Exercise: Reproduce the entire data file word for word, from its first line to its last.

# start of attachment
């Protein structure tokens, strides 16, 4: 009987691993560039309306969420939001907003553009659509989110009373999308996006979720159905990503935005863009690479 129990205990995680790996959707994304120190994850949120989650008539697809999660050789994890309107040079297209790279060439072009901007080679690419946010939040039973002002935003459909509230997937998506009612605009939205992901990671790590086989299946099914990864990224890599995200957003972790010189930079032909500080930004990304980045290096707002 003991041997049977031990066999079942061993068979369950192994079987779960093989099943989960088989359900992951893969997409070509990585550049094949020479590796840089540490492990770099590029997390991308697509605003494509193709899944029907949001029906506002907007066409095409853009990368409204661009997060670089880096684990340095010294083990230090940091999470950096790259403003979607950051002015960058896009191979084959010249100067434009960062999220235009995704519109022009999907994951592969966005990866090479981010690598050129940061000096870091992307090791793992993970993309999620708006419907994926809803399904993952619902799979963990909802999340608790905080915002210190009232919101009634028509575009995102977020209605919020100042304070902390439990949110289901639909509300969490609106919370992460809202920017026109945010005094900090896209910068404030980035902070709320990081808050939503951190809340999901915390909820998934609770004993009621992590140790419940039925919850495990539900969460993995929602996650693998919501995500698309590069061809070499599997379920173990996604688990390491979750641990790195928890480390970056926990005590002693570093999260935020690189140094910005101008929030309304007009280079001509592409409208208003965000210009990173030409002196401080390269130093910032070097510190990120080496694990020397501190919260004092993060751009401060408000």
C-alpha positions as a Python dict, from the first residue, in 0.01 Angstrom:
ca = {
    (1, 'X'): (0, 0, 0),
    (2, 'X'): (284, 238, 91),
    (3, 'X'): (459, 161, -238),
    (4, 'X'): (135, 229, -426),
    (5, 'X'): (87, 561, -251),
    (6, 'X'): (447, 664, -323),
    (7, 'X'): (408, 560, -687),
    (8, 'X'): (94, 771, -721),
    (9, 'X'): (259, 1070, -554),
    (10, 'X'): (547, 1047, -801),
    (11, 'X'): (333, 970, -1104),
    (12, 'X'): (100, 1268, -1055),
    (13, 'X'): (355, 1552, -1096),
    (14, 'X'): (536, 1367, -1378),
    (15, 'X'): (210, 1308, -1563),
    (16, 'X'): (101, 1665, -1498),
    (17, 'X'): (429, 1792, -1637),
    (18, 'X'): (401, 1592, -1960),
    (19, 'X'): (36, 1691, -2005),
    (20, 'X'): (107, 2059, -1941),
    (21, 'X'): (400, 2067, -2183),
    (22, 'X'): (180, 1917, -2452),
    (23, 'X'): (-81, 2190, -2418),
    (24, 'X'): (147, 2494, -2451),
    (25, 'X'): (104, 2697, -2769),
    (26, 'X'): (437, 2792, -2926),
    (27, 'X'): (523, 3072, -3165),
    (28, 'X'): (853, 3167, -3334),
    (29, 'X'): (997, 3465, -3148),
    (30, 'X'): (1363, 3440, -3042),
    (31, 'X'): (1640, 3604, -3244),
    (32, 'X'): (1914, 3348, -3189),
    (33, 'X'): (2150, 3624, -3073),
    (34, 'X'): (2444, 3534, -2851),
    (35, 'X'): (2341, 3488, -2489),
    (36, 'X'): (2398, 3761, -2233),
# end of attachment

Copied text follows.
């Protein structure tokens, strides 16, 4: 009987691993560039309306969420939001907003553009659509989110009373999308996006979720159905990503935005863009690479 129990205990995680790996959707994304120190994850949120989650008539697809999660050789994890309107040079297209790279060439072009901007080679690419946010939040039973002002935003459909509230997937998506009612605009939205992901990671790590086989299946099914990864990224890599995200957003972790010189930079032909500080930004990304980045290096707002 003991041997049977031990066999079942061993068979369950192994079987779960093989099943989960088989359900992951893969997409070509990585550049094949020479590796840089540490492990770099590029997390991308697509605003494509193709899944029907949001029906506002907007066409095409853009990368409204661009997060670089880096684990340095010294083990230090940091999470950096790259403003979607950051002015960058896009191979084959010249100067434009960062999220235009995704519109022009999907994951592969966005990866090479981010690598050129940061000096870091992307090791793992993970993309999620708006419907994926809803399904993952619902799979963990909802999340608790905080915002210190009232919101009634028509575009995102977020209605919020100042304070902390439990949110289901639909509300969490609106919370992460809202920017026109945010005094900090896209910068404030980035902070709320990081808050939503951190809340999901915390909820998934609770004993009621992590140790419940039925919850495990539900969460993995929602996650693998919501995500698309590069061809070499599997379920173990996604688990390491979750641990790195928890480390970056926990005590002693570093999260935020690189140094910005101008929030309304007009280079001509592409409208208003965000210009990173030409002196401080390269130093910032070097510190990120080496694990020397501190919260004092993060751009401060408000």
C-alpha positions as a Python dict, from the first residue, in 0.01 Angstrom:
ca = {
    (1, 'X'): (0, 0, 0),
    (2, 'X'): (284, 238, 91),
    (3, 'X'): (459, 161, -238),
    (4, 'X'): (135, 229, -426),
    (5, 'X'): (87, 561, -251),
    (6, 'X'): (447, 664, -323),
    (7, 'X'): (408, 560, -687),
    (8, 'X'): (94, 771, -721),
    (9, 'X'): (259, 1070, -554),
    (10, 'X'): (547, 1047, -801),
    (11, 'X'): (333, 970, -1104),
    (12, 'X'): (100, 1268, -1055),
    (13, 'X'): (355, 1552, -1096),
    (14, 'X'): (536, 1367, -1378),
    (15, 'X'): (210, 1308, -1563),
    (16, 'X'): (101, 1665, -1498),
    (17, 'X'): (429, 1792, -1637),
    (18, 'X'): (401, 1592, -1960),
    (19, 'X'): (36, 1691, -2005),
    (20, 'X'): (107, 2059, -1941),
    (21, 'X'): (400, 2067, -2183),
    (22, 'X'): (180, 1917, -2452),
    (23, 'X'): (-81, 2190, -2418),
    (24, 'X'): (147, 2494, -2451),
    (25, 'X'): (104, 2697, -2769),
    (26, 'X'): (437, 2792, -2926),
    (27, 'X'): (523, 3072, -3165),
    (28, 'X'): (853, 3167, -3334),
    (29, 'X'): (997, 3465, -3148),
    (30, 'X'): (1363, 3440, -3042),
    (31, 'X'): (1640, 3604, -3244),
    (32, 'X'): (1914, 3348, -3189),
    (33, 'X'): (2150, 3624, -3073),
    (34, 'X'): (2444, 3534, -2851),
    (35, 'X'): (2341, 3488, -2489),
    (36, 'X'): (2398, 3761, -2233),